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The Welfare Costs of Rent-Seeking: A Methodologically Individualist & Subjectivist Revision

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  • Makovi, Michael

Abstract

Gordon Tullock is recognized for being the first to recognize the true costs of rent-seeking as including not only the Harberger triangle but also the Tullock rectangle. This rectangle does not constitute merely a lossless transfer of wealth, but it causes a misallocation of resources as rent-seekers invest resources in lobbying. However, a close reading of Tullock’s several articles on the subject shows that his arguments are formulated in a holistic fashion, speaking of what is efficient or inefficient for society. Rent-seeking is inefficient because it reduces societal welfare. But according to a methodologically individualist and subjectivist economics, such a claim is invalid. We recast Tullock’s argument accordingly, and conclude that we must distinguish between positive economic fact and normative moral philosophy. Rent-seeking does indeed cause a reallocation of resources – as per Tullock – but only normative moral philosophy can pronounce this to be “bad.”

Suggested Citation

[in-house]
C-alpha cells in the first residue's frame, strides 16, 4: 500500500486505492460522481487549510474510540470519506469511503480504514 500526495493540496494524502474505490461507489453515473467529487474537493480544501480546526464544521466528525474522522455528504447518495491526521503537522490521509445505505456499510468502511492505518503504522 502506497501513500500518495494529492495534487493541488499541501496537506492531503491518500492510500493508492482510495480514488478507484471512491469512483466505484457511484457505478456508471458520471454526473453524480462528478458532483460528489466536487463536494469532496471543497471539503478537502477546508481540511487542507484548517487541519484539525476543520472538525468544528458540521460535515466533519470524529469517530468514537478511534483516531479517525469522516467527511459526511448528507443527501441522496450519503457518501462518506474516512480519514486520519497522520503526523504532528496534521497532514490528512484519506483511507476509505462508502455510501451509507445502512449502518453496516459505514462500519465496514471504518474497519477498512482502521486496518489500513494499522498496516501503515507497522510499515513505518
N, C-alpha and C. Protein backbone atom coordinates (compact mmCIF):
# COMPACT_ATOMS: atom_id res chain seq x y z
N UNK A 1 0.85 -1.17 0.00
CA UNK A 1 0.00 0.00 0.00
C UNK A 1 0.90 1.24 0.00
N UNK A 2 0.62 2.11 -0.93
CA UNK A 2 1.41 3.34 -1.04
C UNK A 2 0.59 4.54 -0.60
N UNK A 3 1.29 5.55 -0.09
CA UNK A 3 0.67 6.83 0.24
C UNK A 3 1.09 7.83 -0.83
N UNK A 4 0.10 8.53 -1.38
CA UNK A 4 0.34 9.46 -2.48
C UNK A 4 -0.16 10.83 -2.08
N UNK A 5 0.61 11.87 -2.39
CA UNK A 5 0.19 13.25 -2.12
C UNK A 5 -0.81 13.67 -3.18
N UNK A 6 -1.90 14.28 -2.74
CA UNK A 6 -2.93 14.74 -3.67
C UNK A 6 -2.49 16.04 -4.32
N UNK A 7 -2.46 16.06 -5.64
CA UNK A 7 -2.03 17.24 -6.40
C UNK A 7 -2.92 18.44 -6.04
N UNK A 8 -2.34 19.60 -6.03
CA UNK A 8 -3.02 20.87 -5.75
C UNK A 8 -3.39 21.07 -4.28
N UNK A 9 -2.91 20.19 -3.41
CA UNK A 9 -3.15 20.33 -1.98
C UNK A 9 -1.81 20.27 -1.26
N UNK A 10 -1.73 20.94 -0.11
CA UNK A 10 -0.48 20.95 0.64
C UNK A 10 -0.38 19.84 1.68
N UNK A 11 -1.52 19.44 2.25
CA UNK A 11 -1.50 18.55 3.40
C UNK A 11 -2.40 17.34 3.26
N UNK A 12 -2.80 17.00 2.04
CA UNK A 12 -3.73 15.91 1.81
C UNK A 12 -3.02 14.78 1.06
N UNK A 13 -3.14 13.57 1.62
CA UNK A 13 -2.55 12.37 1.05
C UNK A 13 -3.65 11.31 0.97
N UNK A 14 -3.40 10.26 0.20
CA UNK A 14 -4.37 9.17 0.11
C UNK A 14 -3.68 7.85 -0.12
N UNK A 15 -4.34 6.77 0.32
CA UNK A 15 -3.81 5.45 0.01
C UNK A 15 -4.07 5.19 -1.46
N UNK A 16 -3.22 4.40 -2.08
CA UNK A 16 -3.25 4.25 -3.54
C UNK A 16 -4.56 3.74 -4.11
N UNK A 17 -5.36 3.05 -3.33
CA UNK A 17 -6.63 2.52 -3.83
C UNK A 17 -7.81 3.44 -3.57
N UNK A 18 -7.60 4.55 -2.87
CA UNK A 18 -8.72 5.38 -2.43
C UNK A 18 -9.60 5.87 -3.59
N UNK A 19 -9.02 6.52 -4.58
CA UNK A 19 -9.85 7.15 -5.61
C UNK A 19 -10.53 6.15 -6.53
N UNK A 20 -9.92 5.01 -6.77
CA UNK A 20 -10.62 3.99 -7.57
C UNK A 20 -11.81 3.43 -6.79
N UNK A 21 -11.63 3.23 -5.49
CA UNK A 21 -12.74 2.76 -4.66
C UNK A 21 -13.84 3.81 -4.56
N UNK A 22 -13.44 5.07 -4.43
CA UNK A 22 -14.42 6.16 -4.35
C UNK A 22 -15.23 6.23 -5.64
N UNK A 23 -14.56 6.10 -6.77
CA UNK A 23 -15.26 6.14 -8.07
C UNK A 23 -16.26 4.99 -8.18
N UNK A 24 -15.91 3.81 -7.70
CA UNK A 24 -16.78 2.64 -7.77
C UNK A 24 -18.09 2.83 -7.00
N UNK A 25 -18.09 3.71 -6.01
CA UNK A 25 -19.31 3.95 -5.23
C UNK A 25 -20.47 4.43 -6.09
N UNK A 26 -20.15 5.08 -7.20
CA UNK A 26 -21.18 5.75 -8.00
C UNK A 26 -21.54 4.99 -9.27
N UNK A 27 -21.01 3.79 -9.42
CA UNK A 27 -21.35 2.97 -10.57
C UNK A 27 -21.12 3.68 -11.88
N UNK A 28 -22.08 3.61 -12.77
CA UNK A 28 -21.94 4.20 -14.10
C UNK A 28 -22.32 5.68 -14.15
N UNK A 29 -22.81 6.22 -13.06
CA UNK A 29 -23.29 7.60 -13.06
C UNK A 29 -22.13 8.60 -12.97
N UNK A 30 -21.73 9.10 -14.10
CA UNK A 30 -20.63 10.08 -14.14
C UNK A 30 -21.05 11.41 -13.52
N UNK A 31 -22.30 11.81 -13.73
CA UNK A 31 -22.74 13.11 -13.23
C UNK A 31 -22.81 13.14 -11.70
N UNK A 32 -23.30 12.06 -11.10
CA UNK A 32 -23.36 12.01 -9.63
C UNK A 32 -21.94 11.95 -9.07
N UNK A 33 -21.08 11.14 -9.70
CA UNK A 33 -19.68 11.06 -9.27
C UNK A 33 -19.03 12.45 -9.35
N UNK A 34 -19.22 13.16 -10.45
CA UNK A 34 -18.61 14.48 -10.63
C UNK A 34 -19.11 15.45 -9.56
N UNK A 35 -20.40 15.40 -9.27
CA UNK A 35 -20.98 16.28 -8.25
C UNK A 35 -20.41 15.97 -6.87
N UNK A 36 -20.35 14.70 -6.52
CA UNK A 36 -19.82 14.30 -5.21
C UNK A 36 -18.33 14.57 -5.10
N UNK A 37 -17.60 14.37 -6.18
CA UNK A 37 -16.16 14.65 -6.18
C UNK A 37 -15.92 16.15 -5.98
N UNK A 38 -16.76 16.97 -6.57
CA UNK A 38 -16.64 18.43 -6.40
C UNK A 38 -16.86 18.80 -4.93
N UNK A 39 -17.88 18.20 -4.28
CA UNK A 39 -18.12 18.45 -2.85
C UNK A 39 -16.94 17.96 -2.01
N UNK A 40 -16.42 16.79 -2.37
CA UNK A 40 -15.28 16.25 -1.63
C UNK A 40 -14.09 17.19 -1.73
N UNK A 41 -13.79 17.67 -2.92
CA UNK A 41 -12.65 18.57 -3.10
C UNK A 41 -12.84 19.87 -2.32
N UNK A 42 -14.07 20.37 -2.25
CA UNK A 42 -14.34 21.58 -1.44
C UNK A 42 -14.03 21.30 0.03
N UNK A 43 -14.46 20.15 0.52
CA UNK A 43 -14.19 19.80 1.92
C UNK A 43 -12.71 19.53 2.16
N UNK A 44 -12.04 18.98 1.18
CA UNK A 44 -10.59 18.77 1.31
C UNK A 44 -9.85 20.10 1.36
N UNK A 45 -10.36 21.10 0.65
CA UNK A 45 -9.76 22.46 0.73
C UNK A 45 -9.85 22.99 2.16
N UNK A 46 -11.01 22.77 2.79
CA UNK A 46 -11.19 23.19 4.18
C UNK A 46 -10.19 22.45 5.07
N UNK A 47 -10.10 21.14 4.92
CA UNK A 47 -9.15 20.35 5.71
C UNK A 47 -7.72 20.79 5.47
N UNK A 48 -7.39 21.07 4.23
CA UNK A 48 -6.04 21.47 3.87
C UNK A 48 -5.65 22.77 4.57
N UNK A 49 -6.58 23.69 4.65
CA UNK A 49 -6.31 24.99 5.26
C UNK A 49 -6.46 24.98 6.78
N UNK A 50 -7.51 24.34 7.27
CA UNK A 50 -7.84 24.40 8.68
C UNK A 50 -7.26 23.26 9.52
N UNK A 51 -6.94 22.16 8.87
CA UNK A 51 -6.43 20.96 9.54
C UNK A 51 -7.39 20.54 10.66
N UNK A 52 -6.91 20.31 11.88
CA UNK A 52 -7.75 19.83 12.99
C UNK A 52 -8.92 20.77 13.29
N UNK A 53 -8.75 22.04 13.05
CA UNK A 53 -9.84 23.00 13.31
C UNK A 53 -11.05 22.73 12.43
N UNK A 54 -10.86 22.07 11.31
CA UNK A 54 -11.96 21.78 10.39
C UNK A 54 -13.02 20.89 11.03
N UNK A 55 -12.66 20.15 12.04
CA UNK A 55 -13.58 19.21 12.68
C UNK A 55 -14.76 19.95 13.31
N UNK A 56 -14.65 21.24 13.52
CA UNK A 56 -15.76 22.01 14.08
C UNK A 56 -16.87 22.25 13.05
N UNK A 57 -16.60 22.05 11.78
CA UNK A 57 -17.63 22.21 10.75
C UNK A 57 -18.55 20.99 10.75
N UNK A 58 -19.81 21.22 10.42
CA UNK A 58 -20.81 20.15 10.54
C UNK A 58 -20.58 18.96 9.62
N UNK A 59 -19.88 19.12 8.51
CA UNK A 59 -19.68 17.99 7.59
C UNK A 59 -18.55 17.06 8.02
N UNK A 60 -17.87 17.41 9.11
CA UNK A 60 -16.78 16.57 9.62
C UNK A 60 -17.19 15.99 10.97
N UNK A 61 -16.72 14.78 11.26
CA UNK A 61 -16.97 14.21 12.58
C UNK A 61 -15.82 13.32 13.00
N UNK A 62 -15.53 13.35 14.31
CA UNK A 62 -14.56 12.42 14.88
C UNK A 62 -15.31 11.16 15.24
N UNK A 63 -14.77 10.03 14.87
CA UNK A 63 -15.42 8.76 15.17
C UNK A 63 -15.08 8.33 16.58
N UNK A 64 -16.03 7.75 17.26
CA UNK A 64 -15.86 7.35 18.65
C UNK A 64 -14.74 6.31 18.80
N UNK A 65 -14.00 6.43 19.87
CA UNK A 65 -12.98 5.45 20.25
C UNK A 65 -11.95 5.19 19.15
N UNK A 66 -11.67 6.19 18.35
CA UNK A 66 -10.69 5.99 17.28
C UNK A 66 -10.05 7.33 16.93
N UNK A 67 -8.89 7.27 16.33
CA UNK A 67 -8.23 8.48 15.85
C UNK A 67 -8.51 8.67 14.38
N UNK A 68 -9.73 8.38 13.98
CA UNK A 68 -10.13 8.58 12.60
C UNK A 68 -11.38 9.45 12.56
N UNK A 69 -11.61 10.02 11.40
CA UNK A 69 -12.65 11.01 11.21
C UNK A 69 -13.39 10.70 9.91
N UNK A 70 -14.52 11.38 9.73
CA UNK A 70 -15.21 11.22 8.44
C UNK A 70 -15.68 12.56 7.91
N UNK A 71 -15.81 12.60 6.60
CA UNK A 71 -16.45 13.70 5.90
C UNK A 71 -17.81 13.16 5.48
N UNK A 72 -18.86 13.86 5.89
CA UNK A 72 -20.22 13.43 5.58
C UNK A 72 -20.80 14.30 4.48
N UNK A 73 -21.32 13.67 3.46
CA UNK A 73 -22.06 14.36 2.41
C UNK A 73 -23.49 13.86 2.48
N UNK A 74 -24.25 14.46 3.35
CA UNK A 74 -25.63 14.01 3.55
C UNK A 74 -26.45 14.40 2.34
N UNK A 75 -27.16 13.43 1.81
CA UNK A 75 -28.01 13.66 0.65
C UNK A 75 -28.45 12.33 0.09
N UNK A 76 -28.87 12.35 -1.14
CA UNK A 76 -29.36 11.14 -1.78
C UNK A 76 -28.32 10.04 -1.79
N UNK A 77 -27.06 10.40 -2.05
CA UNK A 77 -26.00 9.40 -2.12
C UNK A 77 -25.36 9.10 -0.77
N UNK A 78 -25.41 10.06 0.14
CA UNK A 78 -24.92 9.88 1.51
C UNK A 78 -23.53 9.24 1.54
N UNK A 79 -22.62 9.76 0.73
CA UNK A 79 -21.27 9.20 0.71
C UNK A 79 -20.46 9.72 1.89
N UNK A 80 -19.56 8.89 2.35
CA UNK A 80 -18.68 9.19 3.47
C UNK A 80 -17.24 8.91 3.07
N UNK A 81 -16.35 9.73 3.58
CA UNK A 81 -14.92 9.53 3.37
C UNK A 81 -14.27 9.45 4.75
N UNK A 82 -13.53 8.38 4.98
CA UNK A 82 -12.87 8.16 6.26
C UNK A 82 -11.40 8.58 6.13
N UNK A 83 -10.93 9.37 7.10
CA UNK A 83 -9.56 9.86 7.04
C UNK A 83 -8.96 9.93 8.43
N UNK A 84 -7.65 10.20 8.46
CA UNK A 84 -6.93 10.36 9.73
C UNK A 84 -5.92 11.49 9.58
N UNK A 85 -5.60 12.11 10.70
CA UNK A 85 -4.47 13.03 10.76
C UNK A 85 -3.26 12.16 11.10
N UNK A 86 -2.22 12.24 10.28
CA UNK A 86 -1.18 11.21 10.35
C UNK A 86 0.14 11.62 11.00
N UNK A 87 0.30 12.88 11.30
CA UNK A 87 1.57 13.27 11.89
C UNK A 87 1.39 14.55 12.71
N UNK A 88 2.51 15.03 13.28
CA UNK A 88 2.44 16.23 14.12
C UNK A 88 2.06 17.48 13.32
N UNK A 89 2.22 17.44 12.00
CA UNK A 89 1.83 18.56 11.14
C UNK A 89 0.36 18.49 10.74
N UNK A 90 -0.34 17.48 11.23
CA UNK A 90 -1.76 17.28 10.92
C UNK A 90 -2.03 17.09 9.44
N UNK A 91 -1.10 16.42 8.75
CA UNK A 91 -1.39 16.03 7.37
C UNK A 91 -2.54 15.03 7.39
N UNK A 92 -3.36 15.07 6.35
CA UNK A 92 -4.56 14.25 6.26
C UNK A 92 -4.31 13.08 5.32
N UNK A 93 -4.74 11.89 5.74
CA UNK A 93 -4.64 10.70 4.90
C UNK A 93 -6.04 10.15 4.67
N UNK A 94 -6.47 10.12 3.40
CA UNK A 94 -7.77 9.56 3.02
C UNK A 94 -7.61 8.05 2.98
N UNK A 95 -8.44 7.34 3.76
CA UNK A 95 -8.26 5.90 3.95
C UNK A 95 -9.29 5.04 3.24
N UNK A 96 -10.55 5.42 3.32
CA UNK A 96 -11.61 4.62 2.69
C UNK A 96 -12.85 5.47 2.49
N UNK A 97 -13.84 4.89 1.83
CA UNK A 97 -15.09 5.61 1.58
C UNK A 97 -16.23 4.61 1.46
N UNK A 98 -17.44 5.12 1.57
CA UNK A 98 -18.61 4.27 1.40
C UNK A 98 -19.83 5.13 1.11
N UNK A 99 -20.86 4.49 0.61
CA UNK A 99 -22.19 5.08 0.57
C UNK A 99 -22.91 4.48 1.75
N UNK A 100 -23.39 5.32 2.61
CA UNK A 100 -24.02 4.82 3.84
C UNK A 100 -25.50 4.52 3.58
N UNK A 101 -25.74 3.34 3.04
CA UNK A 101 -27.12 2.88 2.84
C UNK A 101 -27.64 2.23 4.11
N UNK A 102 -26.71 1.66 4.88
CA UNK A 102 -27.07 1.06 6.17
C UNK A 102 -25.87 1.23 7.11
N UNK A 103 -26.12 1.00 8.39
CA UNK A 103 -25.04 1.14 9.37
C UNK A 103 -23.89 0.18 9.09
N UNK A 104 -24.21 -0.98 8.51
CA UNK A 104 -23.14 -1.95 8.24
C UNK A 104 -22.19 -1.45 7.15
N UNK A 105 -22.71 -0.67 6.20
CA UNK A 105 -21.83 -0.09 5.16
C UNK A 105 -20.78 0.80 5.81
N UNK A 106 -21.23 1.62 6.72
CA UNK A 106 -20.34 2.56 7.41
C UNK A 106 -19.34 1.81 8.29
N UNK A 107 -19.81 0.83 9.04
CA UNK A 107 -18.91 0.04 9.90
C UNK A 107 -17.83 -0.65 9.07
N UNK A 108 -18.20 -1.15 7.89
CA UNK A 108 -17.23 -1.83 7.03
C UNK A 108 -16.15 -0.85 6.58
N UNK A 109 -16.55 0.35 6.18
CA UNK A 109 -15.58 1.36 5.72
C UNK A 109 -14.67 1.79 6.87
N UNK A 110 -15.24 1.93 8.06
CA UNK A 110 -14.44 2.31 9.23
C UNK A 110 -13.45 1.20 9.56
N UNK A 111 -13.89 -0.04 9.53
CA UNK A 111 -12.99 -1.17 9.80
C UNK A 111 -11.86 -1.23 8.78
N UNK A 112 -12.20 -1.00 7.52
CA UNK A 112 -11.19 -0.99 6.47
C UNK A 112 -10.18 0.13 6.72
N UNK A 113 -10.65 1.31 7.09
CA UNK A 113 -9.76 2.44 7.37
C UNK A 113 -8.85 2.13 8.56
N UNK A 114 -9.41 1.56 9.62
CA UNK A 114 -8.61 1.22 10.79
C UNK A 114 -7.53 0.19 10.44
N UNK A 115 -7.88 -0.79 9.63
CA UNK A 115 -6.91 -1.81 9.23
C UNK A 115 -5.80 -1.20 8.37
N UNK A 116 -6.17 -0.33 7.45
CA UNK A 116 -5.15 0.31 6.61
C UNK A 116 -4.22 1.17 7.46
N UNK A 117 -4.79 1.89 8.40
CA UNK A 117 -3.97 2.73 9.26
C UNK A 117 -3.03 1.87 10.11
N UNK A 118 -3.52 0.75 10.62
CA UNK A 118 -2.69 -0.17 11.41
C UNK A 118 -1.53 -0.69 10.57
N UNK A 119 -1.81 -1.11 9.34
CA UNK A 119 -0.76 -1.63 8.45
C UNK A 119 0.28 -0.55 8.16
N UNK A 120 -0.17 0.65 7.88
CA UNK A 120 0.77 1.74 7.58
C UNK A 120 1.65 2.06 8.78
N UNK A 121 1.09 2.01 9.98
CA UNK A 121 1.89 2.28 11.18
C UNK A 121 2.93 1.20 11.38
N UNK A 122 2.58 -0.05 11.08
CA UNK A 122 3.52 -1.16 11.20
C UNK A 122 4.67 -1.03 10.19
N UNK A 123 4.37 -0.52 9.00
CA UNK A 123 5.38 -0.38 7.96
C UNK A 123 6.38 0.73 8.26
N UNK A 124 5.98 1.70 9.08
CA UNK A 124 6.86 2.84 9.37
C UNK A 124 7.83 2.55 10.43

• Makovi, Michael, 2015. "The Welfare Costs of Rent-Seeking: A Methodologically Individualist & Subjectivist Revision," MPRA Paper 63270, University Library of Munich, Germany.
  • Handle: RePEc:pra:mprapa:63270
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    References listed on IDEAS

    as
    1. Gordon Tullock, 1975. "The Transitional Gains Trap," Bell Journal of Economics, The RAND Corporation, vol. 6(2), pages 671-678, Autumn.
    2. Gordon Tullock, 1971. "The Cost Of Transfers," Kyklos, Wiley Blackwell, vol. 24(4), pages 629-643, November.
    3. Murray Rothbard, 1982. "Law, Property Rights, and Air Pollution," Cato Journal, Cato Journal, Cato Institute, vol. 2(1), pages 55-99, Spring.
    Full references (including those not matched with items on IDEAS)

    More about this item

    Keywords

    Tullock; rent-seeking; interest groups; efficiency; subjectivism; methodology;

    JEL classification:

    • B31 - Schools of Economic Thought and Methodology - - History of Economic Thought: Individuals - - - Individuals
    • B41 - Schools of Economic Thought and Methodology - - Economic Methodology - - - Economic Methodology
    • D61 - Microeconomics - - Welfare Economics - - - Allocative Efficiency; Cost-Benefit Analysis
    • D63 - Microeconomics - - Welfare Economics - - - Equity, Justice, Inequality, and Other Normative Criteria and Measurement
    • D72 - Microeconomics - - Analysis of Collective Decision-Making - - - Political Processes: Rent-seeking, Lobbying, Elections, Legislatures, and Voting Behavior

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